I’m good with admitting that there are many things in life that I’m not.

I’m not a detail person. Which can be problematic for family and team members as I lose those slippery little boogers (details) like it’s my job.

I’m not good with decorating. Five months after our house was renovated with new floors and paint, the walls are still bare. The pictures and such are stacked in a pile in a bedroom I choose not to enter.

And I’m not handy. HGTV handy. I have no pink tool belt. And no desire for one.unnamed-1

Problem is, my dear husband isn’t either.

Tiffany and Ramsay, my daughter and son-in-law, were with us for a few days. It was a working trip, so they were in and out. But one afternoon, as Ramsay went to the pantry for pita chips, he tried to close the door. And it wouldn’t budge.

It hadn’t budged in five months.

I was working on emails and glanced over as he slowly opened and closed the door as far as it would go.

Then he went to the garage.

I heard him move things around, puttering with noise.

And he came back in, holding an electric drill.

Which I didn’t know we had.

“What’re you doing?” Obvious question.

“I’m gonna fix this door so it closes.” Great answer.

unnamedIt took less than a minute to whirl an errant screw that hadn’t been turned all the way.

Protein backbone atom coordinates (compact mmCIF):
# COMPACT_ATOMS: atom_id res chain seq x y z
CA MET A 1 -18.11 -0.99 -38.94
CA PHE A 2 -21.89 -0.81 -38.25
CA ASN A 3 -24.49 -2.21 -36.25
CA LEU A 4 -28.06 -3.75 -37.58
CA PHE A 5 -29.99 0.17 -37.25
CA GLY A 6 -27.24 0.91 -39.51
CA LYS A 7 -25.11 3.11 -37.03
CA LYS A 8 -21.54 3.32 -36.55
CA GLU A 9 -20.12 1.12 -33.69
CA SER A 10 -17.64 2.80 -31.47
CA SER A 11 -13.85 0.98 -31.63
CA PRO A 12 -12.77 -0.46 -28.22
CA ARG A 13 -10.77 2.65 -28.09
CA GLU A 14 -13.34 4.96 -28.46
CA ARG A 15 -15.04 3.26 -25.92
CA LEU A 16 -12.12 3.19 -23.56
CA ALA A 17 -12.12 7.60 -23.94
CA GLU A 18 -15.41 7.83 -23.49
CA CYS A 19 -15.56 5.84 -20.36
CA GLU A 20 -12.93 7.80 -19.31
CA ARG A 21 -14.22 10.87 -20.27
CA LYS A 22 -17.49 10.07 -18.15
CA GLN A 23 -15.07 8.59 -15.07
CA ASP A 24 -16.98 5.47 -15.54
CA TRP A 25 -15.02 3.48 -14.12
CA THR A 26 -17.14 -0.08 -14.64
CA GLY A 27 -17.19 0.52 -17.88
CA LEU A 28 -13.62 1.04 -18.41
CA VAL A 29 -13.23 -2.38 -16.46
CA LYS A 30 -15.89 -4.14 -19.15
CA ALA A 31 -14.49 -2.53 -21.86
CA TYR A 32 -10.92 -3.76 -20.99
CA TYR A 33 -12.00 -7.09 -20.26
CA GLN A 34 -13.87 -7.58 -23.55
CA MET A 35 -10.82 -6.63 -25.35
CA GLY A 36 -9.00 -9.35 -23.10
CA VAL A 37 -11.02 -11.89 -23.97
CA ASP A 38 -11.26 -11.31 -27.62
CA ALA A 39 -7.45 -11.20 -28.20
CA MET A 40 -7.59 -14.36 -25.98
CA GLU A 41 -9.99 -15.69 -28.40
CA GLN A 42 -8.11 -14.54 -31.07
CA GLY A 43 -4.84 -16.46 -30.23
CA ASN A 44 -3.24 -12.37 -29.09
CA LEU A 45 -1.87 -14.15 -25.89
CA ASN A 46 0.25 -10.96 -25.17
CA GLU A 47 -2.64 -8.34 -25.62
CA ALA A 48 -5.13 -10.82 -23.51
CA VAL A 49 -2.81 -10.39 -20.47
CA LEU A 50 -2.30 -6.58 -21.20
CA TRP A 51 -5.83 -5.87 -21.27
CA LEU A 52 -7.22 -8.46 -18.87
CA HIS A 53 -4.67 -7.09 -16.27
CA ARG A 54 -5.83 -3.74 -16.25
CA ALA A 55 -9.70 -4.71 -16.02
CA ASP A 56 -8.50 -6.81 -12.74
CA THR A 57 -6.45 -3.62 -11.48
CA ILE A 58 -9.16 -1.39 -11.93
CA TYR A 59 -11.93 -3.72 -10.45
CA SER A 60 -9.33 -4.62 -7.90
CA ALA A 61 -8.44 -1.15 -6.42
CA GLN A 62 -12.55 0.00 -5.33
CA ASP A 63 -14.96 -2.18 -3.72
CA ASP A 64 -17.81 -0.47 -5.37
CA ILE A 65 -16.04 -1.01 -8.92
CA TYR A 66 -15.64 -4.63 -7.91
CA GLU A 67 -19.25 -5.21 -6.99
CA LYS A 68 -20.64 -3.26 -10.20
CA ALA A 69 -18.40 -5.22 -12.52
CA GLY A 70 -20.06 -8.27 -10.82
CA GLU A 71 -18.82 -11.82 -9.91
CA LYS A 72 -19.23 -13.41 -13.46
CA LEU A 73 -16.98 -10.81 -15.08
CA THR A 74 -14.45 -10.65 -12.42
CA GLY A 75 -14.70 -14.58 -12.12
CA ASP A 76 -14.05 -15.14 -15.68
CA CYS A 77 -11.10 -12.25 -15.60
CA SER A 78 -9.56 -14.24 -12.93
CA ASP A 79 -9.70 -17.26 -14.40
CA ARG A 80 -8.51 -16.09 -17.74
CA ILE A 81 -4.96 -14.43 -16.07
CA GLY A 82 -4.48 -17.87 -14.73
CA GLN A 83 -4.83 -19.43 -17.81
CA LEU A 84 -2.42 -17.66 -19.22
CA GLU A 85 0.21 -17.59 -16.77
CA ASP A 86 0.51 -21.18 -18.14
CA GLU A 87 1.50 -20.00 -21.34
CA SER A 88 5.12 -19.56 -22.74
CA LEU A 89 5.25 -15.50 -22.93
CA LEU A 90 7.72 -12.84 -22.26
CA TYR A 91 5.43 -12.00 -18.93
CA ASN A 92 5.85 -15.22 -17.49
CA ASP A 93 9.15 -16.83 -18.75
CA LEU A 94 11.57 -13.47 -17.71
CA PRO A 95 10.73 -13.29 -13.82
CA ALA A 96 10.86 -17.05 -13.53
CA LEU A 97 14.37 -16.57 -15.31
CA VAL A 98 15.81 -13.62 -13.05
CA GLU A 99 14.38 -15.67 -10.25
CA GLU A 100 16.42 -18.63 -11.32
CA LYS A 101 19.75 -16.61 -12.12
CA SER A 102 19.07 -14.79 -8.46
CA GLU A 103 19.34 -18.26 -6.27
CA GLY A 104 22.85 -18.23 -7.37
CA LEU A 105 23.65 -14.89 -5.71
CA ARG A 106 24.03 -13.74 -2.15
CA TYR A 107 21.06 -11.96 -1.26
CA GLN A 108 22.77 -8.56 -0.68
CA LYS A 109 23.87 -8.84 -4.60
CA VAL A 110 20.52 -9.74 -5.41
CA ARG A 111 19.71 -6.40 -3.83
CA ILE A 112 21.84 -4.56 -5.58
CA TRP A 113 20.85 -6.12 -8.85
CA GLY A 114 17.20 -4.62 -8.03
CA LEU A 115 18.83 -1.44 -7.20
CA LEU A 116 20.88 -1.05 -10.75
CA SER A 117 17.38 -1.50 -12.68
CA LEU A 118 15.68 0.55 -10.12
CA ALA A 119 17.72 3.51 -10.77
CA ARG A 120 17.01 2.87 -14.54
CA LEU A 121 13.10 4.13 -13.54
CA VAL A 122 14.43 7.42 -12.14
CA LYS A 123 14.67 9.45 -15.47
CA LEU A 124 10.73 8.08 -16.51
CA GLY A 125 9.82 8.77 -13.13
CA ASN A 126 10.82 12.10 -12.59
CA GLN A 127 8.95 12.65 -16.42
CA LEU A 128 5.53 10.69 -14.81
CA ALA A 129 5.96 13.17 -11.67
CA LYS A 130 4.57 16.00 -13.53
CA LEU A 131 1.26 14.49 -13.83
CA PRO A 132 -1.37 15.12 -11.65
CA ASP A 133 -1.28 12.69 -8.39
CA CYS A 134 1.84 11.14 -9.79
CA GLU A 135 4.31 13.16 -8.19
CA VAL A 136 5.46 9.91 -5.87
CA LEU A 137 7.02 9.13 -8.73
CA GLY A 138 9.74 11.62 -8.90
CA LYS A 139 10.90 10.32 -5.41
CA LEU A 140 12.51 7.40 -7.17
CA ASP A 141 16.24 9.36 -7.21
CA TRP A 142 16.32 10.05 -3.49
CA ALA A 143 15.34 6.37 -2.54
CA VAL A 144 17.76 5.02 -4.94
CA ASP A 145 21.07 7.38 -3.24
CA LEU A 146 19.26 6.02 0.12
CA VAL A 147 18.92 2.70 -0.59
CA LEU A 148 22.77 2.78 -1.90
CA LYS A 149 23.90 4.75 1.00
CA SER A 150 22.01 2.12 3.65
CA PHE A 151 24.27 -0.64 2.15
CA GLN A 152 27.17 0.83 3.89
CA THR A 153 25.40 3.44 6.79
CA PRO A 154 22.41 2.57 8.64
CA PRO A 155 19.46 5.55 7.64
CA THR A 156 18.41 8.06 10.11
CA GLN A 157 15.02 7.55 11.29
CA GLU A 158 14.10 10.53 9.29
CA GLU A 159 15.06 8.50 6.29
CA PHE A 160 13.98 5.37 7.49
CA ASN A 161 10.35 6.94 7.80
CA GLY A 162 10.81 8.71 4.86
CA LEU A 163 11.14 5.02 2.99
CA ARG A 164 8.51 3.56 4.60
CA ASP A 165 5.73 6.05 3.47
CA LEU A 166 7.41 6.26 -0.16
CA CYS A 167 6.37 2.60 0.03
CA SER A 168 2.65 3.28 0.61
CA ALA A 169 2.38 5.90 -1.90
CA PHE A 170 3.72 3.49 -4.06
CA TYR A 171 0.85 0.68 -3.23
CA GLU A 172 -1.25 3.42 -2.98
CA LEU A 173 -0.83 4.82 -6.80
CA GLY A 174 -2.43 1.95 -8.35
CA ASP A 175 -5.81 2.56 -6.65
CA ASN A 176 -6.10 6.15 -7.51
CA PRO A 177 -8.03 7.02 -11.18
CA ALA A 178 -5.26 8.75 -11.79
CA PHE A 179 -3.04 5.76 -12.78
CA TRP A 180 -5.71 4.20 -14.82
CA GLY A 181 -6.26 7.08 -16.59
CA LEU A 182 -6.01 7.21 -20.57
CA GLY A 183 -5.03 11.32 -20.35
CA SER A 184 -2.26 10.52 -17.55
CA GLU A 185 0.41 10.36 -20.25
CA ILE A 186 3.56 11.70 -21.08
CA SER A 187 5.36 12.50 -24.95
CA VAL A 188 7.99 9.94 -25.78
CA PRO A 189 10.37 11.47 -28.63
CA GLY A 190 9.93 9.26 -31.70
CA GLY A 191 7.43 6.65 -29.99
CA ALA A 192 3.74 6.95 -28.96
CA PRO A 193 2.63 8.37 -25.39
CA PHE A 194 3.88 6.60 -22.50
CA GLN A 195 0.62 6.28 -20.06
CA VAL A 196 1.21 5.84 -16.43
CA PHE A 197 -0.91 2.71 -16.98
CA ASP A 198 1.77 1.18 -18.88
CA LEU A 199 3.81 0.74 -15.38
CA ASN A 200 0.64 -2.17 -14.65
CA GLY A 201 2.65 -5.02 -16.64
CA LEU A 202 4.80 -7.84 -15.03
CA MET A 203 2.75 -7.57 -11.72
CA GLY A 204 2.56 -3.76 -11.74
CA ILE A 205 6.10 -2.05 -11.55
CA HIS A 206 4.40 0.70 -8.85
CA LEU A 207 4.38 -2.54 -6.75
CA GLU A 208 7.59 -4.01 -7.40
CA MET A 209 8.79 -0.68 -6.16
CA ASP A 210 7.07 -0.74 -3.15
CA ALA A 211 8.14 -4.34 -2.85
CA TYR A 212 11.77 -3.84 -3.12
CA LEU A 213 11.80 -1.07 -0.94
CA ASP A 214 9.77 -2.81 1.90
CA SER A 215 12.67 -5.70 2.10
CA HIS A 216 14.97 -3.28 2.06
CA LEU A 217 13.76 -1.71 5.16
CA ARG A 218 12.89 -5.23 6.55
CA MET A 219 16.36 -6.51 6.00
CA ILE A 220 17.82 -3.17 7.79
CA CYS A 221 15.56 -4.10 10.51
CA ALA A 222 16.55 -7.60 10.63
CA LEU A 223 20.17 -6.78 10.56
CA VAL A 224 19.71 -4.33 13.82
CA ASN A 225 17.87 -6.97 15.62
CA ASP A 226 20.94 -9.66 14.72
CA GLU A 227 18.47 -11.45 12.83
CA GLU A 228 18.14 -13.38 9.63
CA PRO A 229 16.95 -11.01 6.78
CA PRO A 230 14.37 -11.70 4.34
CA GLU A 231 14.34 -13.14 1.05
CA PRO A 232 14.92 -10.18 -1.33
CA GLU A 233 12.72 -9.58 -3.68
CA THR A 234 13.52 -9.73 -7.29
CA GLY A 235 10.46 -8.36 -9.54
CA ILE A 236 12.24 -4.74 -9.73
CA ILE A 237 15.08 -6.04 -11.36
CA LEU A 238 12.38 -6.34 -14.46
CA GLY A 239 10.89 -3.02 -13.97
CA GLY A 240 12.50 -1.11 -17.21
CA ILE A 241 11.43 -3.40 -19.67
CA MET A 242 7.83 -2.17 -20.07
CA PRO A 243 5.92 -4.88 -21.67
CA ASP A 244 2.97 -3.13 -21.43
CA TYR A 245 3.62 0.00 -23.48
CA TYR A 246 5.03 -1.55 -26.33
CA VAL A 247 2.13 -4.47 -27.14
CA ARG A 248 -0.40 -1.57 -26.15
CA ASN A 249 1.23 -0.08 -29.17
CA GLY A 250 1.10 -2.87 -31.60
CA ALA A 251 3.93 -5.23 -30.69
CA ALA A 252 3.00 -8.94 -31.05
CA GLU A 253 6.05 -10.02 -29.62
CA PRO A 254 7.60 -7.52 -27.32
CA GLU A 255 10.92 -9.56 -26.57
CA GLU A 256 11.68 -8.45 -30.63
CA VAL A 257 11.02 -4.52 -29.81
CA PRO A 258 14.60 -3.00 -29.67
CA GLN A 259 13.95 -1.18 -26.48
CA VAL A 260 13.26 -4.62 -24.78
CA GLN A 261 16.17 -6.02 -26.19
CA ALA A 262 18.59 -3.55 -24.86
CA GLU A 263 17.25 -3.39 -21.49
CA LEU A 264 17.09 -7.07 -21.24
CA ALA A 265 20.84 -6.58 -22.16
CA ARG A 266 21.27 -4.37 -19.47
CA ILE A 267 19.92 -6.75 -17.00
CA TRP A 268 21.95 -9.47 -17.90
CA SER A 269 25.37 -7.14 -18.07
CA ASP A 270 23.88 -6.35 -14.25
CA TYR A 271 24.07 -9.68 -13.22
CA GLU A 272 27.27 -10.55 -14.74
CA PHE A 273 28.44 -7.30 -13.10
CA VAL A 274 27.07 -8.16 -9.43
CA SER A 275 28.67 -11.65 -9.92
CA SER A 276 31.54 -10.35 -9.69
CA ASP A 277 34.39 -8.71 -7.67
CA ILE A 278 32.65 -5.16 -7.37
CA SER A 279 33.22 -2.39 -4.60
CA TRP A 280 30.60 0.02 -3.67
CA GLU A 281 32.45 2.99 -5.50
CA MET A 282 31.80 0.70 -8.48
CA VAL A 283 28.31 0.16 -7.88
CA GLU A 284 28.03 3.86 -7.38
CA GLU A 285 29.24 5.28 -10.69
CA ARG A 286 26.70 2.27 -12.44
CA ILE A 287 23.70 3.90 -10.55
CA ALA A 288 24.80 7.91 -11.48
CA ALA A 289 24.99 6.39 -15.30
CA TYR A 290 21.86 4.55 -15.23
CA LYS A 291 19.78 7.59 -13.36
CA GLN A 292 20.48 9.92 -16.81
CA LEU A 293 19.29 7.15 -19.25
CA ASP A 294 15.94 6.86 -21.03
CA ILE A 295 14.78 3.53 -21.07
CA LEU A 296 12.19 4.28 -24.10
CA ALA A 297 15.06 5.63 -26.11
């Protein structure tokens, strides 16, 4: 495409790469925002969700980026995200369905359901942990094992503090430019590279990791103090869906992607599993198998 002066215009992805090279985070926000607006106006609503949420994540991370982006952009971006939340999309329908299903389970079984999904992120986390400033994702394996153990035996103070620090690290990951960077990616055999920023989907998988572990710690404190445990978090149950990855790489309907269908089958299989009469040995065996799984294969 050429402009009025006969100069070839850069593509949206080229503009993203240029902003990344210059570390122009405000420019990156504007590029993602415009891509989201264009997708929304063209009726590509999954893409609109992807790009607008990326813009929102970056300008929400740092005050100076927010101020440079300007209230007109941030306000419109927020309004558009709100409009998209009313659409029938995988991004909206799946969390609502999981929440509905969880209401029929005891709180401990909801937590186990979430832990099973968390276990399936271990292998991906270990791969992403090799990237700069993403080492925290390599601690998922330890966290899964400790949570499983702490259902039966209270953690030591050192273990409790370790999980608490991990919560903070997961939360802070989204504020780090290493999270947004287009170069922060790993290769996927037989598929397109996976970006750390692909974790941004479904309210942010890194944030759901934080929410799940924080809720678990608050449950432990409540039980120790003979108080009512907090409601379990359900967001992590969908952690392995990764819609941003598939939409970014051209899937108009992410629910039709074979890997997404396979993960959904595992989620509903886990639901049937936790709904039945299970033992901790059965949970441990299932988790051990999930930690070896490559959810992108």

The door shut. Wow.

I’ve been ignoring that little problem for five months.

I didn’t try. I didn’t know we had the tools available to make it work. (A philips head screwdriver would have been just as effective. Didn’t even consider it.)

It’s not that I couldn’t. I just had this voice stuck in my head: “You can’t fix that.”

Even though I’m quite aware of what I have no talent, gift or aspiration to do, I too often listen to that negative little voice in my head that badgers me with, “You can’t do it anyway. Why try?”

Those lies, like old tapes, play over and over in my head. Things that may have been said in the past that aren’t really true, names that stuck, comments I took to heart. So I keep listening.

“You’ll never be good enough.”

“You’ll make a fool of yourself if you try.”

“You’re going to fail. You always fail.”

None of those are true, but I often act like they are. Because they’re stuck in my head.

And I can’t fix those tapes on my own.

I need to fill my mind with what Jesus says about me.

“This means that anyone who belongs to Christ has become a new person. The old life is gone; a new life has begun.”                                         2 Corinthians 5:17

I’m not the person those lies say I am. I’m new. Changed. By love. By God.

I need to act like that new person. Hopeful. Ignoring the lies. Allowing His love to reshape me. His words to define me.

Bring on the tools. I’m ready for my renovation.

 

 

 

4 responses »

  1. Jennifer Cho says:

    LOVE this!!!

  2. terry morgan says:

    Oh, how I can relate! Steve and I bought an almost new place because we knew we could never do “fixer-upper”. On the other hand, we are taking the EQi training now, because, as people, we are always in a fix-er-up course of development. Thanks for the reminder that I am not – thankfully(!) – in charge of the renovation project!

  3. daylerogers says:

    Your rock, friend. Thanks for the reminder that this personal reno will never be fully accomplished this side of heaven. Why do I stress if I know that to be true?

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